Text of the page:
Pamprepius a heathen. But there was a worm at the root of this amazing good fortune of the Egyptian, although for the present all went well with him.​41 Like his master Proclus, he was a Greek, or, as we should call it, a heathen in his creed; and made no secret of his Hellenic faith, even in Christian Constantinople itself. The avowed heathenism drew after it the imputation of darker practices, and of a knowledge of the future obtained by unhallowed arts, an imputation to which the windy theosophy of the Neo‑Platonist not unnaturally exposed him, and which Pamprepius himself, by mysterious and enigmatical utterances, which could be claimed as prophecies if they turned out true, seems to have intentionally fostered.​42 It would be going  p56 too far to attribute either to Illus or his client an attempt at the hopeless task of the restoration of heathenism: but it is probable that the general as well as the philosopher may have shown a deeper interest in the Dialogues of Plato than in the endless theological squabbles of Timothy the Weasel and Timothy Solofaciolus, and that his popularity with the mob of Constantinople may have suffered accordingly.

Illus remains loyal during Marcian's insurrection. The insurrection of Marcian, which followed shortly after these events, was partly caused, according to the representations of the rebels, by the harsh treatment of the widow of Leo.​43 Certainly Illus was bound to keep his master harmless from the consequences of a severity which he had himself insisted upon: yet he seems to have wavered for a moment. In his perplexity he turned to the dark Egyptian for counsel. The voice of Pamprepius was in favour of loyalty, and presaged the victory of Zeno. 'Providence is on our side,' he said oracularly; and when, notwithstanding the first success of Marcian, his standard was eventually lowered, men looked with yet heightened reverence on the prophetic powers of the Neo‑Platonist professor.

Third attempt on the life of Illus, 482? To Zeno's triumph on this occasion the valour and the skill of Illus, as we have seen, largely contributed. But if the Emperor prized his services, the Empress could not forget her mother's wrongs. Ariadne on this occasion belied the fair and honourable character  p57 which, as far as we can judge, she generally bore in a dark and troublous time. When the Master of the Offices (for this was the dignity now held by Illus) was mounting the stairs to view the races in the Hippodrome, a life-guardsman44 named Spanicius, hired by Ariadne for the purpose, drew his sword and endeavoured to cut off his head. The armour-bearer of Illus interposed and struck up the assassin's hand, but the escape was so narrow that the right ear of the intended victim was actually severed, and he ever after wore a skull‑cap when he appeared in public.45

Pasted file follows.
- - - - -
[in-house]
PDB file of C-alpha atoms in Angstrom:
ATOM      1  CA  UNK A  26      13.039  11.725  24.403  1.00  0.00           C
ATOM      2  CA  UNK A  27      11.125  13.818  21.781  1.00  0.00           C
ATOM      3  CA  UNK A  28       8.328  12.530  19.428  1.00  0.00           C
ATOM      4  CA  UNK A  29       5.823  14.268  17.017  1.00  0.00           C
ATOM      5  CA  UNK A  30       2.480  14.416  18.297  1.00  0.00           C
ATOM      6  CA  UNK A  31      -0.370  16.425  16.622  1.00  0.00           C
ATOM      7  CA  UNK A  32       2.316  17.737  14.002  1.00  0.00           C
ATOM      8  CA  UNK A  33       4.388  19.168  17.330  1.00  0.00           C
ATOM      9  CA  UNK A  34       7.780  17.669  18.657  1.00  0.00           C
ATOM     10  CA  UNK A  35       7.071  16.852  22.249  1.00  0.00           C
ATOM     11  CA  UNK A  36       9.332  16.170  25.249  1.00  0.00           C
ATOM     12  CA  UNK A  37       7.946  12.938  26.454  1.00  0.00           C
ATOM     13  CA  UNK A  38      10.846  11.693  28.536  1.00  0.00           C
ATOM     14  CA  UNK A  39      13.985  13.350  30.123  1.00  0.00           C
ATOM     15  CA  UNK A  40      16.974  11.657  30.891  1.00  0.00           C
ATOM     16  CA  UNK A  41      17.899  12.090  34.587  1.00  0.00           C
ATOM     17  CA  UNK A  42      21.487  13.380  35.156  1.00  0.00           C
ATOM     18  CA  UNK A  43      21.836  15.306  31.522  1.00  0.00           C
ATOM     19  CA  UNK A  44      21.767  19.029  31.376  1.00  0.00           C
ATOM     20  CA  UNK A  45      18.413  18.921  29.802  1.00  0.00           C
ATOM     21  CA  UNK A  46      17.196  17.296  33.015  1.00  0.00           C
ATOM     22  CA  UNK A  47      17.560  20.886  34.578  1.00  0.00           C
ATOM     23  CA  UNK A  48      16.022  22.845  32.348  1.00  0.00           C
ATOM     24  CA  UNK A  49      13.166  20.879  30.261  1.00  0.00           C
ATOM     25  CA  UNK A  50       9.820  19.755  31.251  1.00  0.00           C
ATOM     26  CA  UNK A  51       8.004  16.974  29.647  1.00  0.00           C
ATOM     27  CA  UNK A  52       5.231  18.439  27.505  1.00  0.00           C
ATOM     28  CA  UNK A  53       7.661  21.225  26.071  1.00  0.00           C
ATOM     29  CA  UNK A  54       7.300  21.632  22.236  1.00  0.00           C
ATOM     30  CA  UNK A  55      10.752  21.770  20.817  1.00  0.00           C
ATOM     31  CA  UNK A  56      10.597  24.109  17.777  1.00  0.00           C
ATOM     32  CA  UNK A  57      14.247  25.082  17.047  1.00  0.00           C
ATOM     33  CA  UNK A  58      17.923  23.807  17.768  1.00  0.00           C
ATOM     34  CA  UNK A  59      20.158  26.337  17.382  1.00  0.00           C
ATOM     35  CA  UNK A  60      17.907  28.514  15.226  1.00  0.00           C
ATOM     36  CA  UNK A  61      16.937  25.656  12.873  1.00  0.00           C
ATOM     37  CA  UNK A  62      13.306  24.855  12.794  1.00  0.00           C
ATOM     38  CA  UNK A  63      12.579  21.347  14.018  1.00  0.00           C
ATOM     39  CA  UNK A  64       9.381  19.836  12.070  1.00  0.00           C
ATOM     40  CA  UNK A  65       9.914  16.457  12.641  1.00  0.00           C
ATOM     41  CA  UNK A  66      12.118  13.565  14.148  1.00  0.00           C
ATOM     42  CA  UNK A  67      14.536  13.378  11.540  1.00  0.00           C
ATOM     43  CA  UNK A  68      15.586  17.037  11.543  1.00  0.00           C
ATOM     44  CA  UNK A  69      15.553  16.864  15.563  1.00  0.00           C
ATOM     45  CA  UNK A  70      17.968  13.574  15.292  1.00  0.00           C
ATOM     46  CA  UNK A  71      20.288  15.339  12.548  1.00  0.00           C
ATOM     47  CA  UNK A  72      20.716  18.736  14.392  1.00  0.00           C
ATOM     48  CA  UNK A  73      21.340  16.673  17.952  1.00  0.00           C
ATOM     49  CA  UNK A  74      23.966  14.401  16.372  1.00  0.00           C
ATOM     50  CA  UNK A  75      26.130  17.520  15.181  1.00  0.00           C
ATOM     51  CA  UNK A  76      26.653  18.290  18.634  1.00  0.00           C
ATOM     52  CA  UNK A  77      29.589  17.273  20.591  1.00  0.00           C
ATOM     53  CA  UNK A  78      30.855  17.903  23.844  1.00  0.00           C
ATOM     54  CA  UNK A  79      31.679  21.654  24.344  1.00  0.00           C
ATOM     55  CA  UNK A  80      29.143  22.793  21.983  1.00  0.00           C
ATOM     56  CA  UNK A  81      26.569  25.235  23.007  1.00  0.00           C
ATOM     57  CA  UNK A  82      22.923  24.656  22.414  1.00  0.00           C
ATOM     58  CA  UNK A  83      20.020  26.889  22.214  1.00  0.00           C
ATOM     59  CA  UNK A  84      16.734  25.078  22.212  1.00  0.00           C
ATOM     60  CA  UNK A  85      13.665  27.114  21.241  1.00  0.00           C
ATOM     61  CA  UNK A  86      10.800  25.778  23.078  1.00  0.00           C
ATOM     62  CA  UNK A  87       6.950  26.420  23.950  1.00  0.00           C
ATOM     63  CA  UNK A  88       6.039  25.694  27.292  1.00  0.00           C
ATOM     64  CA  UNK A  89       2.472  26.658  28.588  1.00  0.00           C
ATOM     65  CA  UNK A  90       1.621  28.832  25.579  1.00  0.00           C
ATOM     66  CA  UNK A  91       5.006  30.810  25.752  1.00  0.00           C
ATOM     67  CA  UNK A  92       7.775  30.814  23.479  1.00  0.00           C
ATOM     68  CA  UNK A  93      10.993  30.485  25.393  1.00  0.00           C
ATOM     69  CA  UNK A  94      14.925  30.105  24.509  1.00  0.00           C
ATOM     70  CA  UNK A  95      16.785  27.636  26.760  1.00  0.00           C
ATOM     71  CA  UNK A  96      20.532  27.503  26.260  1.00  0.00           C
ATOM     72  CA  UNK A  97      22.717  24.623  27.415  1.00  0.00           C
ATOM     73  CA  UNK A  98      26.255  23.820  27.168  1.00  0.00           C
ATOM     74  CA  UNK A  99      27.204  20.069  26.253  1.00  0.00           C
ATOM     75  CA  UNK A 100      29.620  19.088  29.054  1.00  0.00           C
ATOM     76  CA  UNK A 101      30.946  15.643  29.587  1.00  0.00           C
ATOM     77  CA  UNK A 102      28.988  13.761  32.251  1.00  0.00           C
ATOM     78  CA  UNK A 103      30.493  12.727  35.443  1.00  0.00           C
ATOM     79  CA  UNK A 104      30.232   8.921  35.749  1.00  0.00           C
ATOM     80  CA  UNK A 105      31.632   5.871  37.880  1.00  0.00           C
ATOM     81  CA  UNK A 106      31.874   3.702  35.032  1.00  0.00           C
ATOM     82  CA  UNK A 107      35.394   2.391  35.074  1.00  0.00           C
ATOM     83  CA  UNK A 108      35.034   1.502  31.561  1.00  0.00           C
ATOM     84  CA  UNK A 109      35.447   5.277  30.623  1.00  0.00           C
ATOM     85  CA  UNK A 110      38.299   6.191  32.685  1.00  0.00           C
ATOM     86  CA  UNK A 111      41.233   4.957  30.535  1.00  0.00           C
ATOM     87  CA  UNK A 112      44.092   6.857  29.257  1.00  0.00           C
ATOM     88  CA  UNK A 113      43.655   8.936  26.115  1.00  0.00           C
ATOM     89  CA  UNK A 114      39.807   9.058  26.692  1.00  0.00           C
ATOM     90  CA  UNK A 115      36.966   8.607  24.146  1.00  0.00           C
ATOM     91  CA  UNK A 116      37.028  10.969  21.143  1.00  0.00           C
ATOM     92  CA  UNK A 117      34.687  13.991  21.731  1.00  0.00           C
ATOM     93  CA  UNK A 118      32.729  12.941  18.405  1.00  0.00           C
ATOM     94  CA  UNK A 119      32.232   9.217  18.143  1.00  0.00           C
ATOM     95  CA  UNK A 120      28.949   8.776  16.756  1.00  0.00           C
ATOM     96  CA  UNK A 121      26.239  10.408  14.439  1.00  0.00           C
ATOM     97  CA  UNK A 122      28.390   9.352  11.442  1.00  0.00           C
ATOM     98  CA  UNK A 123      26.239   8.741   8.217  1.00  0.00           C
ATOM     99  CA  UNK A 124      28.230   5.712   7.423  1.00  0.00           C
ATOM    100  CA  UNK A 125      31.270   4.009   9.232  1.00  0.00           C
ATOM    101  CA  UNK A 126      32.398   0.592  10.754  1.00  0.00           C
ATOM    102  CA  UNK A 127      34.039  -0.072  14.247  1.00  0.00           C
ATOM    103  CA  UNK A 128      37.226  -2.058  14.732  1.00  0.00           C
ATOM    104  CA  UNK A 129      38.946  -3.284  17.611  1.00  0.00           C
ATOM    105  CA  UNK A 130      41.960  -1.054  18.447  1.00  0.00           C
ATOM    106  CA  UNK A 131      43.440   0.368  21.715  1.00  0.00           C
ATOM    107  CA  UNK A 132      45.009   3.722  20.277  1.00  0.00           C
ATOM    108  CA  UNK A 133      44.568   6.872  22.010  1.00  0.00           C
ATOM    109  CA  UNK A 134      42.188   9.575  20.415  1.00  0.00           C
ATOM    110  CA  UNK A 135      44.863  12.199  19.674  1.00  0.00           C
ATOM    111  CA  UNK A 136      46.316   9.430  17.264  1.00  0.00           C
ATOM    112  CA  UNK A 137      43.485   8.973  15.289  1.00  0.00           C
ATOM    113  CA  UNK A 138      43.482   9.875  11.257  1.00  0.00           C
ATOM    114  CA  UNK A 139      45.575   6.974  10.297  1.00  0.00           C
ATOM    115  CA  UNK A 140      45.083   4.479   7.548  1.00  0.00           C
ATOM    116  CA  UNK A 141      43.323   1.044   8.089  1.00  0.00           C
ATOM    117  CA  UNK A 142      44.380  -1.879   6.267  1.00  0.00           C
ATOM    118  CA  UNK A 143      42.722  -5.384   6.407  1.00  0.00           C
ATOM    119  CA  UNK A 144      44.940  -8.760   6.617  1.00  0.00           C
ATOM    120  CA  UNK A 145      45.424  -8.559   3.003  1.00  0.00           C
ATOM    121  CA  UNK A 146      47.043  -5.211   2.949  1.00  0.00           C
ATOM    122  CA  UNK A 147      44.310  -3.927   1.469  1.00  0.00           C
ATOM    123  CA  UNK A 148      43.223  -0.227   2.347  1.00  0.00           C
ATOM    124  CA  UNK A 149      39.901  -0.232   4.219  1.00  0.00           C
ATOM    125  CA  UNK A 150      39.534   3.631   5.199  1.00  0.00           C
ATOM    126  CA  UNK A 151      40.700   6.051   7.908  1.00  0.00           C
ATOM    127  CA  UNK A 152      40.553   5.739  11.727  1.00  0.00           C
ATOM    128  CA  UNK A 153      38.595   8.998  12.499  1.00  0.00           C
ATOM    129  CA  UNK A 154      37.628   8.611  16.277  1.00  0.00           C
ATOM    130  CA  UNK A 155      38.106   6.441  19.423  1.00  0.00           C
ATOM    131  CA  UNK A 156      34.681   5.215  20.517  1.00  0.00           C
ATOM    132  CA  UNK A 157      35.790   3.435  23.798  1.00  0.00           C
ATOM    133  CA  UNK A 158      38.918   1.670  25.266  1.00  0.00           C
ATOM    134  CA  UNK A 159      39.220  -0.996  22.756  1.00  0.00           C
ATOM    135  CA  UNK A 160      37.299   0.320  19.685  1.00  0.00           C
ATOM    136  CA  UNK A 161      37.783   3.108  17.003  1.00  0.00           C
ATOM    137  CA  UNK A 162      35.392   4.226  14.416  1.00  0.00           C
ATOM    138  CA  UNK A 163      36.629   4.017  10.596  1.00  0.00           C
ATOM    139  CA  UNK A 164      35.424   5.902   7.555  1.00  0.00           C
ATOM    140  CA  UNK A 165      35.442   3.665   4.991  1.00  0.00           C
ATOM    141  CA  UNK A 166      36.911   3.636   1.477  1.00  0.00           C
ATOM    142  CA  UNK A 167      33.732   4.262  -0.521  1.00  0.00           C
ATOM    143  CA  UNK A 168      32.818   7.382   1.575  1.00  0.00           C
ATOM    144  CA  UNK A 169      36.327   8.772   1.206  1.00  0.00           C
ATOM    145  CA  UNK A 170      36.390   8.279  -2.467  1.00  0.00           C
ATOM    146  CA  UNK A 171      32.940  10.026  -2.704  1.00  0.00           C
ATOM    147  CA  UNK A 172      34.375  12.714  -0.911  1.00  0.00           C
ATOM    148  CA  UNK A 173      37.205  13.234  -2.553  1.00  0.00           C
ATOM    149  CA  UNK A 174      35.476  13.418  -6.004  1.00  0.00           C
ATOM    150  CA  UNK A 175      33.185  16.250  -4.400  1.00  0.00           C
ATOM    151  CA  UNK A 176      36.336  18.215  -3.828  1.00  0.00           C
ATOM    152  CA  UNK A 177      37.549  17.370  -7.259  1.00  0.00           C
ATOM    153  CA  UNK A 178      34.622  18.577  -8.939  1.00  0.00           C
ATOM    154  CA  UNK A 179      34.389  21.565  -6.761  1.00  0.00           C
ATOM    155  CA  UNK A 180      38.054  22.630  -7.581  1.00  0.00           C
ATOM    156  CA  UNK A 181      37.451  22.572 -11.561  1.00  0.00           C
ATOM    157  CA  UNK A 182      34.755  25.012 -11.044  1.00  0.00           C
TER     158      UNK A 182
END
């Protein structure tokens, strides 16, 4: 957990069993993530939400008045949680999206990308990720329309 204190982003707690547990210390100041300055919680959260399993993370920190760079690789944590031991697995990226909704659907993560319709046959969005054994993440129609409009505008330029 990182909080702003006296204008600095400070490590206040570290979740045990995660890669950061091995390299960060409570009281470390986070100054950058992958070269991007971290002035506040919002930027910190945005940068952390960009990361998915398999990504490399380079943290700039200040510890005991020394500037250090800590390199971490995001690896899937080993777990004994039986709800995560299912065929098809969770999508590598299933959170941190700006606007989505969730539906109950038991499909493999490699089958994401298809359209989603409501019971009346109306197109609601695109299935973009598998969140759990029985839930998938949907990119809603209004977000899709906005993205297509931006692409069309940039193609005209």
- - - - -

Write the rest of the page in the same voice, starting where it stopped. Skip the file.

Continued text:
It was vain to ask this time for the surrender of the instigator of the crime, and probably from henceforward it was only a question of time how soon Illus should revolt. Quarrel about Longinus. But, according to our chief authority,​46 the Emperor began the quarrel by insisting on the liberation of his brother Longinus. This person, whose previous history is almost hopelessly obscure, had been for ten years kept a close prisoner by Illus at a castle in Isauria. So strange a predicament for the brother of a reigning Emperor is perhaps explained by the private character of Longinus, which was detestably immoral. He may have inflicted on the general some wrong which in one less powerfully protected would  p58 have called for the punishment of death, a punishment which even in his case could be commuted for nothing less than life-long imprisonment. It would seem, however, that the Emperor's request was granted, and that both Longinus and the mother of Zeno arrived in Constantinople, having been voluntarily released by Illus.47

Illus disgraced. The Emperor next proceeded to strip Illus of his military command, which he bestowed on one of the barbarian foederati, John the Goth. He then made a harangue to the people of Constantinople — there are some indications that Zeno was vain of his oratorical powers — setting forth his grievances against Illus, and ordering that all his relations and dependents should be banished from Constantinople. The possessions of these men the Emperor, ever thinking of his highland home, distributed among the cities of Isauria.

Revolt of Illus, 484. Illus, thus driven to open revolt, withdrew into his native Taurus-country and endeavoured to strengthen himself by alliances. The kings of Armenia and Persia promised help if he would effect a junction of his forces with theirs. Odovacar, 'the tyrant of Western Rome,'​48 was also appealed to, but for the present declined to join the confederacy, 486 though two years later he showed symptoms, or Zeno thought that he showed symptoms, of a willingness to favour the cause of Illus. The insurgent general seems to have  p59 at first proclaimed Marcian​49 Emperor, but the attempt to conjure with this name proving fruitless, he next sought out his former persecutor Verina in her exile. Their common hostility to Zeno brought these two old antagonists together. Leontius proclaimed. Verina, arrayed in imperial robes, was announced as the lawful disposer of the diadem, and mounting a high platform, in the Church of St. Peter at Tarsus,​50 proceeded to invest with the insignia of empire a certain citizen of Dalisandus of obscure parentage, named Leontius, whom Illus had selected for the dangerous honour. Leontius nominated the high officers of the household and the state, distributed money to the people, and established his court at Antioch, which had not, apparently, been the residence of an Augustus since the days of Valens.